Peter Thiel is on the speaking circuit this month. He has a new book that I haven’t read yet, Zero to One, and so he’s showing up in a number of my feeds. He’s a smart guy who I disagree with on a number of fronts, including libertarianism and sea steading, so I really enjoy hearing him talk. Check him out here or here.
He said a couple of contrarian things that really stuck with me. The first was that he’s skeptical of the Lean Startup movement. Amazingly, he might be the first Silicon Valley type I have heard question the book that everyone quotes and no one has read (including me. I’m sure the book is great, it’s the people quoting it who annoy me.) His point is that great companies are built by people who are obsessed with solving one big problem, and that the Lean Startup movement, which encourages companies to be constantly ready to pivot is anathema to building companies that solve real problems. I couldn’t agree more. Many of the people I respect most have been working a problem for years and the challenge in my mind is figuring out when they are ready to accelerate and what they need to do so, not how to get them to pivot to an adjacent, easier problem.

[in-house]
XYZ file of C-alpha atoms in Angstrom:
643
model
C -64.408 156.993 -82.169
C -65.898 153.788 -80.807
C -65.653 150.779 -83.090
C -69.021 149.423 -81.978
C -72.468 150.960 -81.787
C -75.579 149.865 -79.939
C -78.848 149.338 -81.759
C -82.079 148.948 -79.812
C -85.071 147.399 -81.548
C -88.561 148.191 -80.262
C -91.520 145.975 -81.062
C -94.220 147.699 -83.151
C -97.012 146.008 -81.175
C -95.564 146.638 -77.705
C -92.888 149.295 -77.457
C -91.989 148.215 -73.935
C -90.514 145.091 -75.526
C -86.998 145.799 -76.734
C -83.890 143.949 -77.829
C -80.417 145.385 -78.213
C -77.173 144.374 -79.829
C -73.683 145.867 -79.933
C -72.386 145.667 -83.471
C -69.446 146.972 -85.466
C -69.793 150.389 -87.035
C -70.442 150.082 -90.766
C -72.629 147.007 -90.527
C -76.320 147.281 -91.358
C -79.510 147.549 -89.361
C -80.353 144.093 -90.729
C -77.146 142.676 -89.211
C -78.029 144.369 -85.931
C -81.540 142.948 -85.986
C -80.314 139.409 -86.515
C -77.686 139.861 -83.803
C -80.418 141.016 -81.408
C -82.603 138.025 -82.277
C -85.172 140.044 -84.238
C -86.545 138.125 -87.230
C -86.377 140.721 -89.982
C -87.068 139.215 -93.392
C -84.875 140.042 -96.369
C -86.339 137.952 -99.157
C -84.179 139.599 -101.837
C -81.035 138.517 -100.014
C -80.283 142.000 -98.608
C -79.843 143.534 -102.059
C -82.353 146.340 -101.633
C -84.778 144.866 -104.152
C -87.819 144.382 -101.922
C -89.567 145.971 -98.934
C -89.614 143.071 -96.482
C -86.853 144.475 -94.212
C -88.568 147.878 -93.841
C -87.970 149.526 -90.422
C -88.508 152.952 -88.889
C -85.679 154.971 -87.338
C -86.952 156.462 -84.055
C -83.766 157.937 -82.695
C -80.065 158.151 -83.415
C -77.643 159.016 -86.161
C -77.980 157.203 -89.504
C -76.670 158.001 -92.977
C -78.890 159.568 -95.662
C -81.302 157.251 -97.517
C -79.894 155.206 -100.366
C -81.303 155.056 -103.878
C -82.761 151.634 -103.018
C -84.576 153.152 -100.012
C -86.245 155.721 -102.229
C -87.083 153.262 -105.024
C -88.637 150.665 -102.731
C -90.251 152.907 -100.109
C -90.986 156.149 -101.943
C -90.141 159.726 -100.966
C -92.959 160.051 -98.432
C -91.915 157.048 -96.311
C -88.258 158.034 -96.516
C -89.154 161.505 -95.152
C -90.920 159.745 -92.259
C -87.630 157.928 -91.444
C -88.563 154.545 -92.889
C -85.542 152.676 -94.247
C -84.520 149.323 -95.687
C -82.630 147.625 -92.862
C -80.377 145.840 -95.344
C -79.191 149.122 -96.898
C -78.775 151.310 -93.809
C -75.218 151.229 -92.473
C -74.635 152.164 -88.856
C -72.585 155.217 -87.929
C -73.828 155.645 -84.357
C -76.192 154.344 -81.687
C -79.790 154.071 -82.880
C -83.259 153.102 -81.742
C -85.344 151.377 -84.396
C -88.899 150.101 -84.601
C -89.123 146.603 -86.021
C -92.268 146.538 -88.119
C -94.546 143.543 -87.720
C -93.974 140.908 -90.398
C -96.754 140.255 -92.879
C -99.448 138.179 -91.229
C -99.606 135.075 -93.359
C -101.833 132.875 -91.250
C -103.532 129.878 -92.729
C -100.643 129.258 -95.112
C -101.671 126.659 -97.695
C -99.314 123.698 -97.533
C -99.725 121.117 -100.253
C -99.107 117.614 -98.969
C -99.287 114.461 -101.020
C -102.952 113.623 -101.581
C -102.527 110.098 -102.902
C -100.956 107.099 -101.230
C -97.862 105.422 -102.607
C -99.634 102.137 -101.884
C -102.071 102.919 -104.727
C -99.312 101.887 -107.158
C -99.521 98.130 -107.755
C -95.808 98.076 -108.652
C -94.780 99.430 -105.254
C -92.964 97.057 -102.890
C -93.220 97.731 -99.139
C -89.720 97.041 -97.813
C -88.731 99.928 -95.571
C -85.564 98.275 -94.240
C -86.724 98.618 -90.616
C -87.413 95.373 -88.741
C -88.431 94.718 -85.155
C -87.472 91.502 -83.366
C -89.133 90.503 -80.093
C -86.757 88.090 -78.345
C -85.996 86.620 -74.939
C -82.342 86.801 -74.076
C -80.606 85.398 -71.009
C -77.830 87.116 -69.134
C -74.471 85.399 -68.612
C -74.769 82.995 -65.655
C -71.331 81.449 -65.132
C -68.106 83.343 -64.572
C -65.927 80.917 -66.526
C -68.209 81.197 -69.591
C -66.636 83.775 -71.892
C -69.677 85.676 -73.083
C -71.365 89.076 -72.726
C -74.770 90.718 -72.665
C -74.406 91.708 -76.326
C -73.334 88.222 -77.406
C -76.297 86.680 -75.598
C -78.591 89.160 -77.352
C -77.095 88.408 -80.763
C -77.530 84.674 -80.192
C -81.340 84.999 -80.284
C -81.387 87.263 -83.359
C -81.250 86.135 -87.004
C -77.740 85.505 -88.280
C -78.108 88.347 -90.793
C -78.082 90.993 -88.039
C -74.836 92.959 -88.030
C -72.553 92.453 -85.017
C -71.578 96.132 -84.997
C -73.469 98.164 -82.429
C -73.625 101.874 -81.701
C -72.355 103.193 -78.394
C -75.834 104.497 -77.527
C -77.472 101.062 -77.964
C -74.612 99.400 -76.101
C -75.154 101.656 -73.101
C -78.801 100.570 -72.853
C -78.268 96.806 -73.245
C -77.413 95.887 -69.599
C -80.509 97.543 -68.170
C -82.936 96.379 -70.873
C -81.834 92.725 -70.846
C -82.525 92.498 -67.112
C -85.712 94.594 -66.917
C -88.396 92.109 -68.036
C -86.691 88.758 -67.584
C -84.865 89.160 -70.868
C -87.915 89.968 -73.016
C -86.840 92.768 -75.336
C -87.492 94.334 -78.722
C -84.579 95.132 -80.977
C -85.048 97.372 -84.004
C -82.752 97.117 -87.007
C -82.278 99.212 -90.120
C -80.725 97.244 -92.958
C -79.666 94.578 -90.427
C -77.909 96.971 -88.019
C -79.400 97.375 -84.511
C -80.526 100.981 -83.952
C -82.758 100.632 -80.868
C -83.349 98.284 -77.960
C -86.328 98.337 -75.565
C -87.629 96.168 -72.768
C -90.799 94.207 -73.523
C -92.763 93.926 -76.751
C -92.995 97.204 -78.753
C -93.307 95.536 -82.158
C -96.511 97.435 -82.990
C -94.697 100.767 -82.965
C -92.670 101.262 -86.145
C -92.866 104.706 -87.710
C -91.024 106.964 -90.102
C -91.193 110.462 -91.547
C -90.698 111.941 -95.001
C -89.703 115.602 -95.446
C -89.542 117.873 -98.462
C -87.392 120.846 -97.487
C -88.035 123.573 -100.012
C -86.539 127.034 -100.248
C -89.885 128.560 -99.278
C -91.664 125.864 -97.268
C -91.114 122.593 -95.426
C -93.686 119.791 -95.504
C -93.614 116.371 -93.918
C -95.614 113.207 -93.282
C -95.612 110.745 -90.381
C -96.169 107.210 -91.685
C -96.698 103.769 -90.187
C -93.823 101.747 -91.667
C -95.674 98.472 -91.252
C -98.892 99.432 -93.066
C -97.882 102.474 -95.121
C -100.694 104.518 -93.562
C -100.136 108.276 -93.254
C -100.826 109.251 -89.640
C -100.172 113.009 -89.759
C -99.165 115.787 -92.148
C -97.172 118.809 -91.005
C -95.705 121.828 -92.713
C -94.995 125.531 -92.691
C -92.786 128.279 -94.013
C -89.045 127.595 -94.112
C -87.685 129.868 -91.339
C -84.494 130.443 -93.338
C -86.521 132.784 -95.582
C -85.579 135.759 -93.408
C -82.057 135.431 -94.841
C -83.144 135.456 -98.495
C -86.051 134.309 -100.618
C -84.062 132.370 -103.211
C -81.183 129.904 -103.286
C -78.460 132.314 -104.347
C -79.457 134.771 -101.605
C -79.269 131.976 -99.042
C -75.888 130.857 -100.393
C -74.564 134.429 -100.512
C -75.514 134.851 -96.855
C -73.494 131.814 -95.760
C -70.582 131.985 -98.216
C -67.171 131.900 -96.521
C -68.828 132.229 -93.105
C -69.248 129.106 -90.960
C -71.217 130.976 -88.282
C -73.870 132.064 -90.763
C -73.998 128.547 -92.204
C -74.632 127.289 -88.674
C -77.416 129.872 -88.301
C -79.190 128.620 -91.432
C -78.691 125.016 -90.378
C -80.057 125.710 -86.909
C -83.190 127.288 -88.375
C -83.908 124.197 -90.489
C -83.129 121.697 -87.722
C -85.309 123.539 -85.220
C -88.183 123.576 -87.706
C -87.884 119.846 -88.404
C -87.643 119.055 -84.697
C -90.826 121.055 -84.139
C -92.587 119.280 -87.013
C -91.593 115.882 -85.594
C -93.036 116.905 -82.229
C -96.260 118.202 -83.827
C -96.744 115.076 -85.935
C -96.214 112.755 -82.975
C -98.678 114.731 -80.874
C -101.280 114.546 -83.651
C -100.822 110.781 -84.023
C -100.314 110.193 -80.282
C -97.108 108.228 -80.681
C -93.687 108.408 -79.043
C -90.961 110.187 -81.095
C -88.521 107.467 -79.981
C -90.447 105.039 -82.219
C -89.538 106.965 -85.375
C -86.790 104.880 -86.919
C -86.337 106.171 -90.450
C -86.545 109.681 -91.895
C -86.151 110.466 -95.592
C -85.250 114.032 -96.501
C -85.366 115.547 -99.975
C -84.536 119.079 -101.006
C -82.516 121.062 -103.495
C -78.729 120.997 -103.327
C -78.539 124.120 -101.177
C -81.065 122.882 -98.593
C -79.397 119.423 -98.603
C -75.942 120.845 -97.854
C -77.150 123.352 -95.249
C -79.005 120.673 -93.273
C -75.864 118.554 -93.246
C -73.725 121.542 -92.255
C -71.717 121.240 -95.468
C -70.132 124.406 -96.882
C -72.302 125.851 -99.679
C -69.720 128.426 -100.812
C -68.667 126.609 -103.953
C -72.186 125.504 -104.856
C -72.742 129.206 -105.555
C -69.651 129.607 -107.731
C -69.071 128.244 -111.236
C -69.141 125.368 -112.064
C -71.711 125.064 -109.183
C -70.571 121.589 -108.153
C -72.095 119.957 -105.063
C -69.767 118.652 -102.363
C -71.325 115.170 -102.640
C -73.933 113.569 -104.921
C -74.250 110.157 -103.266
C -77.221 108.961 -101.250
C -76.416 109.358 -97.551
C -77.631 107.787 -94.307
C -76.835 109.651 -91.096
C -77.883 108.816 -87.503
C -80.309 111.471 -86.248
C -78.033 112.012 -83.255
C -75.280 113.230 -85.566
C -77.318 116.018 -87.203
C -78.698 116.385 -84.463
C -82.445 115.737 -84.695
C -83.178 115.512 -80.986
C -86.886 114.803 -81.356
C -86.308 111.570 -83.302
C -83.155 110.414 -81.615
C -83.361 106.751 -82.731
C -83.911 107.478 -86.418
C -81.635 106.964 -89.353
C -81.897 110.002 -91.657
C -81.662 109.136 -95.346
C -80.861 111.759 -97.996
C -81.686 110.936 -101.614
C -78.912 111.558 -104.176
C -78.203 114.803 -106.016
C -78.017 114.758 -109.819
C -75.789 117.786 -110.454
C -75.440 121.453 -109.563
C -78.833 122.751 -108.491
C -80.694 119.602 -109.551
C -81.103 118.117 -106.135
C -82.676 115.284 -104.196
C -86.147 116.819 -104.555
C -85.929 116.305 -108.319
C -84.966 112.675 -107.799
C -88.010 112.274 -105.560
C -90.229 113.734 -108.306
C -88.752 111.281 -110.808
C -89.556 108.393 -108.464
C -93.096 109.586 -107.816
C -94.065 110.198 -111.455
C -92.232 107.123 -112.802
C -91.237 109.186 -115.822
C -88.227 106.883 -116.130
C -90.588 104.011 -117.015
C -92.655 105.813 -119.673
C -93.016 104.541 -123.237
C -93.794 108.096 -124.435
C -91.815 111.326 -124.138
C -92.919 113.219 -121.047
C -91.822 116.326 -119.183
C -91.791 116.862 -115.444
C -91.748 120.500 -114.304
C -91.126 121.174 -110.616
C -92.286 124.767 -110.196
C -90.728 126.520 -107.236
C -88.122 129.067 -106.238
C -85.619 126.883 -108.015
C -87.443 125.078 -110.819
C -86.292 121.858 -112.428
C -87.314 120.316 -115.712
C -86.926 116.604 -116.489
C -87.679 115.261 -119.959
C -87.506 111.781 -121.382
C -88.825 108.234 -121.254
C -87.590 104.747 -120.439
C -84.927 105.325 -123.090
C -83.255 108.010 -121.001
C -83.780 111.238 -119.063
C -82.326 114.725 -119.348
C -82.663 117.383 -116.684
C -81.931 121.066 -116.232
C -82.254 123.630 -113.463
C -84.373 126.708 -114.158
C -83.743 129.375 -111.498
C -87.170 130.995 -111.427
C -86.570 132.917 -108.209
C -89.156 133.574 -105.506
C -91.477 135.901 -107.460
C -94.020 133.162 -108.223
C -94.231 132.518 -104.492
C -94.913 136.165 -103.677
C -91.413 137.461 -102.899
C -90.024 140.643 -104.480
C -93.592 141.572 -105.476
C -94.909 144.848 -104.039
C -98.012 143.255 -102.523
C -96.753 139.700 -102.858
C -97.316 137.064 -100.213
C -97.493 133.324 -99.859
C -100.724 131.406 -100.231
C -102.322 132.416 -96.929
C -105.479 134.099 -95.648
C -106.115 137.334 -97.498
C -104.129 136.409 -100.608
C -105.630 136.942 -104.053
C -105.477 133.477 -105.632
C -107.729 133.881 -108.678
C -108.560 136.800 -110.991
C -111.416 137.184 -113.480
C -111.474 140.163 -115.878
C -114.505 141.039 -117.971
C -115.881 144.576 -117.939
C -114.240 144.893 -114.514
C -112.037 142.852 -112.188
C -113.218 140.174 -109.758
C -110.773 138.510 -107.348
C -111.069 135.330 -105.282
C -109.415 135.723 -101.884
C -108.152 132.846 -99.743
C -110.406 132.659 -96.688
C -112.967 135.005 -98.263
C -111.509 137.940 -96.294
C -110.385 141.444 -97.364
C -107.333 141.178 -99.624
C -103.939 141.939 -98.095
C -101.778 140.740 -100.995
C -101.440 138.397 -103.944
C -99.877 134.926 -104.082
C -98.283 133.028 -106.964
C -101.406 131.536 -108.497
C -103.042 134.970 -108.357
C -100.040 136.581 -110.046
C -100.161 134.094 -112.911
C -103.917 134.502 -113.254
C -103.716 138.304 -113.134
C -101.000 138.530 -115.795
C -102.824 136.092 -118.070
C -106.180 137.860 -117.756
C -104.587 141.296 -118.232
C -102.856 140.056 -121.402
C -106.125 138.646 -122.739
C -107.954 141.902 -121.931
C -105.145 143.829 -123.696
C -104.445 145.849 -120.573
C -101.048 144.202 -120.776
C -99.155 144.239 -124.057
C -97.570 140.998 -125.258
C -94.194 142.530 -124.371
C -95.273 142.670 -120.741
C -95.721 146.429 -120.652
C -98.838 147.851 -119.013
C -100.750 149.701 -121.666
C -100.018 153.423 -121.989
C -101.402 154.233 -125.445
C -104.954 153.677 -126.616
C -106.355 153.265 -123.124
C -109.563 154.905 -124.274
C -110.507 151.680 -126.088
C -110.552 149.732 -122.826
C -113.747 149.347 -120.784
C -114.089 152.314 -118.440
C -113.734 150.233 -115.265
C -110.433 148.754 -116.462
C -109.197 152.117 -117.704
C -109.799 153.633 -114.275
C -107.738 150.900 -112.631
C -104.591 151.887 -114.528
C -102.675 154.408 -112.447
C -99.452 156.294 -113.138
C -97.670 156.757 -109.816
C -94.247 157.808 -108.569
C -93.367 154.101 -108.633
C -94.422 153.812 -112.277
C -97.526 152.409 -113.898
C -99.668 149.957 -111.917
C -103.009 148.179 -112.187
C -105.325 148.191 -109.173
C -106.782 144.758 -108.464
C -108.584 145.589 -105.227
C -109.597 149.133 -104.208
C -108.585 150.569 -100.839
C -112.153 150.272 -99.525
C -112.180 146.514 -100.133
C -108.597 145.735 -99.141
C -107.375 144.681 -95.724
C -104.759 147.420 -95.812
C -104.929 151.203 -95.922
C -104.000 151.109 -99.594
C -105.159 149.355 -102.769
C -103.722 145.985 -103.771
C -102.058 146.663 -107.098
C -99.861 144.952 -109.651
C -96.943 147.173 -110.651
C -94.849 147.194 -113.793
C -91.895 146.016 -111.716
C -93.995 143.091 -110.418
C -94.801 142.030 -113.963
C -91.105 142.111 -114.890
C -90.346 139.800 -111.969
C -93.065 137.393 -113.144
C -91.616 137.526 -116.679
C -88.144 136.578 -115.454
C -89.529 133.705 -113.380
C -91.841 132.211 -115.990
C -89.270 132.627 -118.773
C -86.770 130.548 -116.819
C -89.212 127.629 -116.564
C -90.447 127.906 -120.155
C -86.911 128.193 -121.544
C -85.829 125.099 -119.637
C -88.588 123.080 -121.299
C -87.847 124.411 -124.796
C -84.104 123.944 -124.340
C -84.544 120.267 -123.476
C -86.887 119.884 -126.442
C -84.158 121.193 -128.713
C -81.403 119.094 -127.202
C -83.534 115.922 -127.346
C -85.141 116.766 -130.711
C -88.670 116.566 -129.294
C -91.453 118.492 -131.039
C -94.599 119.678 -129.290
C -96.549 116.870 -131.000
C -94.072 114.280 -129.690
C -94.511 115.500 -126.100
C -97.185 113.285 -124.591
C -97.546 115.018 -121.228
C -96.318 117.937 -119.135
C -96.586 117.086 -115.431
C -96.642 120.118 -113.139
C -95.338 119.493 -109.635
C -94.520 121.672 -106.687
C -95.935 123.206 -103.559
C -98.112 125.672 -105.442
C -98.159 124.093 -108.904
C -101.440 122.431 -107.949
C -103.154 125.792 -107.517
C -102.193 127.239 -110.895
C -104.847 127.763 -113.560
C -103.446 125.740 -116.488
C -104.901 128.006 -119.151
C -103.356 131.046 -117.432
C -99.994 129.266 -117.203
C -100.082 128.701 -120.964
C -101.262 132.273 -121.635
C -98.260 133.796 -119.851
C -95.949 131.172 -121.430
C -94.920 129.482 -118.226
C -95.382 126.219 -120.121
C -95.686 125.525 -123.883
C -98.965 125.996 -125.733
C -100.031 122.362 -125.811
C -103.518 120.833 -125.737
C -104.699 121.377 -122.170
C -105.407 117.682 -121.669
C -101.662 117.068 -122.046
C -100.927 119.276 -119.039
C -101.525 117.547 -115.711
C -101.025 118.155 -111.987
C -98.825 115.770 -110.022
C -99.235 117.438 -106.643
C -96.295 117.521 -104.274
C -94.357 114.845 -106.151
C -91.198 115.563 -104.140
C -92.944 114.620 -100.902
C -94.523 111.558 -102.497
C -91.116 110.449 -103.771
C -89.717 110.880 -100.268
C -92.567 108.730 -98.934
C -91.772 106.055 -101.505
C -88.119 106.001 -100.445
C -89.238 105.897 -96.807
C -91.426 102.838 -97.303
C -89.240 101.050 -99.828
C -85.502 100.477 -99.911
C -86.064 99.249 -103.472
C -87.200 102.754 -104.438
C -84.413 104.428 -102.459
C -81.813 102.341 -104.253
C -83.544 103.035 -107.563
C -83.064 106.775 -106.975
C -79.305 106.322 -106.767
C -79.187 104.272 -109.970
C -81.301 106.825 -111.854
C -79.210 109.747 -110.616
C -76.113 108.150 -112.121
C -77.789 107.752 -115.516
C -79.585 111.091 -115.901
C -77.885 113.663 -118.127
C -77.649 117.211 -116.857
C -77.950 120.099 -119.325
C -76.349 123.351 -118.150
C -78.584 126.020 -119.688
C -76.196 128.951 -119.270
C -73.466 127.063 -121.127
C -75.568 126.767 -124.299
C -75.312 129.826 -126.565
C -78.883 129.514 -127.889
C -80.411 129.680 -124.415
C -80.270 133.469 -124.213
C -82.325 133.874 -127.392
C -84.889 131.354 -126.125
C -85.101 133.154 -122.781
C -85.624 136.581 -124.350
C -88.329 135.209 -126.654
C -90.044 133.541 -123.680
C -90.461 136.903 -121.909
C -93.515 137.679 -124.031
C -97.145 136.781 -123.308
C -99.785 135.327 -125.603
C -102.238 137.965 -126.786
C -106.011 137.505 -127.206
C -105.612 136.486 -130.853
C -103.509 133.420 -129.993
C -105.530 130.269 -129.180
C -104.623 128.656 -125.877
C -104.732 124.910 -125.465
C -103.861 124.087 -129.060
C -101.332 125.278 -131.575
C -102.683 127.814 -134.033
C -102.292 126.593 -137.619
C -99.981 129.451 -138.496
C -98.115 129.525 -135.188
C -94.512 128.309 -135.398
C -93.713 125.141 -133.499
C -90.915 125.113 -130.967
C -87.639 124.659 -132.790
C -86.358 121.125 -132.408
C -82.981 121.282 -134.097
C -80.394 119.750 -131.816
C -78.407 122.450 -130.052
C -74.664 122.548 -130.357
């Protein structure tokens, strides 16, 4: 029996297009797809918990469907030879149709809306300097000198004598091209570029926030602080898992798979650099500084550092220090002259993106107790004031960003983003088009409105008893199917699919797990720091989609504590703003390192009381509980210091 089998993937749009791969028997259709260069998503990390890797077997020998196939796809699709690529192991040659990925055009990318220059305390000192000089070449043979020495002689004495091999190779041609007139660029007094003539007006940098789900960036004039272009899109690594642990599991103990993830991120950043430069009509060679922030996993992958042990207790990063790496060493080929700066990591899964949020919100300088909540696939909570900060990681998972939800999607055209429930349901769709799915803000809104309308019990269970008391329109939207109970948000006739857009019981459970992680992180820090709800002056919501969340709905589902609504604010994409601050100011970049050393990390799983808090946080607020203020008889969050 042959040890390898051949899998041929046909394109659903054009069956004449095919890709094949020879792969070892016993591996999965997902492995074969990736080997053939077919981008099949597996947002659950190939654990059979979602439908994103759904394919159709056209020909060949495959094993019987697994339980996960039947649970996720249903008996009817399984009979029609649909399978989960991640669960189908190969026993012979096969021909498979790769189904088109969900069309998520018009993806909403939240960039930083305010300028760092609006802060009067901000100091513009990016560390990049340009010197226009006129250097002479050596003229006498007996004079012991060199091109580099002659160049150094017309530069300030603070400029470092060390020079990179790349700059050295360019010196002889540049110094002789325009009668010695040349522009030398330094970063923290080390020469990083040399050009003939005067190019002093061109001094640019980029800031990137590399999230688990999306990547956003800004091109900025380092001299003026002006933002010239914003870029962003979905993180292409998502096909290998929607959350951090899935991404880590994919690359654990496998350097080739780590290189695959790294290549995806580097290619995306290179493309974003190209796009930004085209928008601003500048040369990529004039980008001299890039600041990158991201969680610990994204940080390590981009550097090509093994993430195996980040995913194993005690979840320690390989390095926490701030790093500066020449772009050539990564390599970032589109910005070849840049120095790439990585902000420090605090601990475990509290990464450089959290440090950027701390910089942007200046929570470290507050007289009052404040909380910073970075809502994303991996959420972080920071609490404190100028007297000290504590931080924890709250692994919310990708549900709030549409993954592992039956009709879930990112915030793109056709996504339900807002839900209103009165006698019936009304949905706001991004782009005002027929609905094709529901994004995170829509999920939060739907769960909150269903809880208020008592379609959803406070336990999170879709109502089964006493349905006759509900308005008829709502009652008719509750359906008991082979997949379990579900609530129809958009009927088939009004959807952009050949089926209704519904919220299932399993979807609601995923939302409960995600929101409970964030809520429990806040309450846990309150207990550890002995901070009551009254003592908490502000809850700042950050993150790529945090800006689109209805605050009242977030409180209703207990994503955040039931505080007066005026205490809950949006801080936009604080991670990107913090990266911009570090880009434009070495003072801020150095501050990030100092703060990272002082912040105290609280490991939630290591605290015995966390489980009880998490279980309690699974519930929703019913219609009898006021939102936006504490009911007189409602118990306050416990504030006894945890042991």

The second point he made that really stuck with me was that friendships are more important than networks. The Paypal mafia work together again and again because they genuinely like each other, and he suggests that people should seek out opportunities to work with people you genuinely like on problems you believe in because the bonds you form are far more useful than more numerous weak links. I couldn’t agree more, and it’s why I work in impact investing.
Patrick Maloney lives in Portland, OR where he helps nice people working on cool stuff. He tries to limit his blogging to things about which he knows something.